I use the internet for work, information, discovery, research for hobbies and creative free time activities. I have a lot of things to do and some time consuming hobbies but when I've no other activities, ideas, jobs to do I develop ideas for a font and try to build it. I can't make fonts regularly but intend to contribute at least 6 designs in a year.
To change from prefixing my fonts' names with FS or some personal indicator I give my fonts names that start with Lord or Lady to indicate a more basic or a more elaborate version of a same design.
I saw a lot of cloning done in Fontstruct but fonts were mostly unchanged and there were no comments with them to explain. This doesn't appreciate the work of the designer Fontstructor. I'll make my fonts cloneable if asked but only if that member's own fonts are of a quality to indicate they are genuine interested in improving my work and commit to their clone being cloneable.
I've returned too late to make a special font for the Reversecomp. I already had changed some aspects of the "Lord Calendulos" version of Calendula set in the clone taken and finished this Lady version today. As my competition entry I flipped the Lady Calendula glyphs horizontally. This means my reversecomp entry font "Calendula Lady" can be used like a plane shadow when placed under Lady Calendula.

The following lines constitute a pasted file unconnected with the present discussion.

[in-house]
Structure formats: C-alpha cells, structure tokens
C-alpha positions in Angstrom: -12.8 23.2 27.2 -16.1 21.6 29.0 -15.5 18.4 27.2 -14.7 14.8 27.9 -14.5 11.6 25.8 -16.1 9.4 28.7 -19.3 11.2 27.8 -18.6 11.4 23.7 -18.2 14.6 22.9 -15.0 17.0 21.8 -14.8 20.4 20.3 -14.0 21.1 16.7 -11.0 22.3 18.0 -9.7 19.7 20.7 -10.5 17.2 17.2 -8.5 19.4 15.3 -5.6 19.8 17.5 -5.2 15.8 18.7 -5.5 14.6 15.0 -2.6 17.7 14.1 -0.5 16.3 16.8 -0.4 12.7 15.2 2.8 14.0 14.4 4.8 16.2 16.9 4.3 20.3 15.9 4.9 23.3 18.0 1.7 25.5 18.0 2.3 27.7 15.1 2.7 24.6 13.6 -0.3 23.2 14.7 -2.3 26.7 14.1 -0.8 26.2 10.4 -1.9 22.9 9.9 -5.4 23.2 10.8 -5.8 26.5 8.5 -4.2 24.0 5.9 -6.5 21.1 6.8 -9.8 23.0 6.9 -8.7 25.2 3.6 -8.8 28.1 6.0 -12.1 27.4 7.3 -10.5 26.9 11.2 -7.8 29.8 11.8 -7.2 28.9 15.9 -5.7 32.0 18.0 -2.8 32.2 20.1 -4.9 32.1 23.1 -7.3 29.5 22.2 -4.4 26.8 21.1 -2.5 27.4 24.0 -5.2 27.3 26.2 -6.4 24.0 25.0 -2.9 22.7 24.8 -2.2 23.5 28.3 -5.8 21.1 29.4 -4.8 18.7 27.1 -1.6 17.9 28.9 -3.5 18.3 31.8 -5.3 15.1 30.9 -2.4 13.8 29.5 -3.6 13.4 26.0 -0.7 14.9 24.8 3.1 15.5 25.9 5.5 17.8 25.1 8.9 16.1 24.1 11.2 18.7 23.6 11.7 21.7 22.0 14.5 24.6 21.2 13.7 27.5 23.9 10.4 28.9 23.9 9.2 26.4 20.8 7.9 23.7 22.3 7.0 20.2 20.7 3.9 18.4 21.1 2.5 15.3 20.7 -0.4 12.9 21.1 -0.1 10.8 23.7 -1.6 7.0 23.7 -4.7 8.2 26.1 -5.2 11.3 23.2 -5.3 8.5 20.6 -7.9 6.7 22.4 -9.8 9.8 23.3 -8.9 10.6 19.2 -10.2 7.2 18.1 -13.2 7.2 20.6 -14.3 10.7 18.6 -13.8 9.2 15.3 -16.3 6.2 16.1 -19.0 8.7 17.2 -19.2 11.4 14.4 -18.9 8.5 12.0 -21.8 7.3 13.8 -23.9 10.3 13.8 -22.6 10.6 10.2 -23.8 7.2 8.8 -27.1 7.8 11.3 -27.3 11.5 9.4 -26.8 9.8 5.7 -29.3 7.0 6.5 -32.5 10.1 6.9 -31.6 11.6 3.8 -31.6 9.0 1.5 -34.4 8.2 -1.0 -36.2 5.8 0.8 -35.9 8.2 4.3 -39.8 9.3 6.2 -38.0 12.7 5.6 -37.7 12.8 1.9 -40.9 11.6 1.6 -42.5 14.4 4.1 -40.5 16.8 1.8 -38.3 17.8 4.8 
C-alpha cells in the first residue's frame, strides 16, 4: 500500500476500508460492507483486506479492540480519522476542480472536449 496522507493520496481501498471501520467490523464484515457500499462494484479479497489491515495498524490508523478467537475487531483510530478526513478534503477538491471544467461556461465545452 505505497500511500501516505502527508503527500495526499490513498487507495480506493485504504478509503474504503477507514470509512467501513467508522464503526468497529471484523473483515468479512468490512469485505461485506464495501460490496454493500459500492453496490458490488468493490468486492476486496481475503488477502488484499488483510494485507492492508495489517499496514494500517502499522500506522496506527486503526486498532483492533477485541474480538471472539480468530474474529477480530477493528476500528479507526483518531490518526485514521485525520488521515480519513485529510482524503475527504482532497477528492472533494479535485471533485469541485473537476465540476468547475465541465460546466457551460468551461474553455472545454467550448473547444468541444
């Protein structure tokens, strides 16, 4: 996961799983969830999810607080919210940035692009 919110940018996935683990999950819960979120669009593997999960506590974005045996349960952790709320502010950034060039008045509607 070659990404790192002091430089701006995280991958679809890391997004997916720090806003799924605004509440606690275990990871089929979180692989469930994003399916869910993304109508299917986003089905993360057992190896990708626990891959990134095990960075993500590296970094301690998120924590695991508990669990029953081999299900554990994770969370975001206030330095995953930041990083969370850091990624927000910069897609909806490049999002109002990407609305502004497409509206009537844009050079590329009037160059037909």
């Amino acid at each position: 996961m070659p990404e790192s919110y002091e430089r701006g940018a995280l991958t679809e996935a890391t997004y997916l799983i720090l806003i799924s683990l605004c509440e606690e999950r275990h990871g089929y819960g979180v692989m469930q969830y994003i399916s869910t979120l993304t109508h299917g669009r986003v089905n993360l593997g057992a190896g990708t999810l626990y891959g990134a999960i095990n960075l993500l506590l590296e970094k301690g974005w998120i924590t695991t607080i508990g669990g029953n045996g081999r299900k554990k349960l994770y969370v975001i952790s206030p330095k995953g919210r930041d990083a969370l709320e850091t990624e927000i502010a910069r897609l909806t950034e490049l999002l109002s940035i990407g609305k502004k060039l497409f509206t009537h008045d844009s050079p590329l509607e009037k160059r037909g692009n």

This is based on "Quadretta", or maybe it's the reverse?
Quadretta was inspired by the Fontstruct user symbols but I wanted something more elaborate For my user design I used a similar look but added more bricks which made my present S which was extended into this font. If I make the Lord version of this I have to use abstraction, usually I have the Lords designed first and the Ladies receive special adornments.
It's a work in progress, the numbers and little punctuation will come soon.
Based on the decorative identity squares that FontStruct members get when they join. My design is based on the elaborate squares of Lady Quadretti. I just had to replace the decorative bricks with the plain square which showed how much Quadretta relies on the variety of bricks to be interesting and different.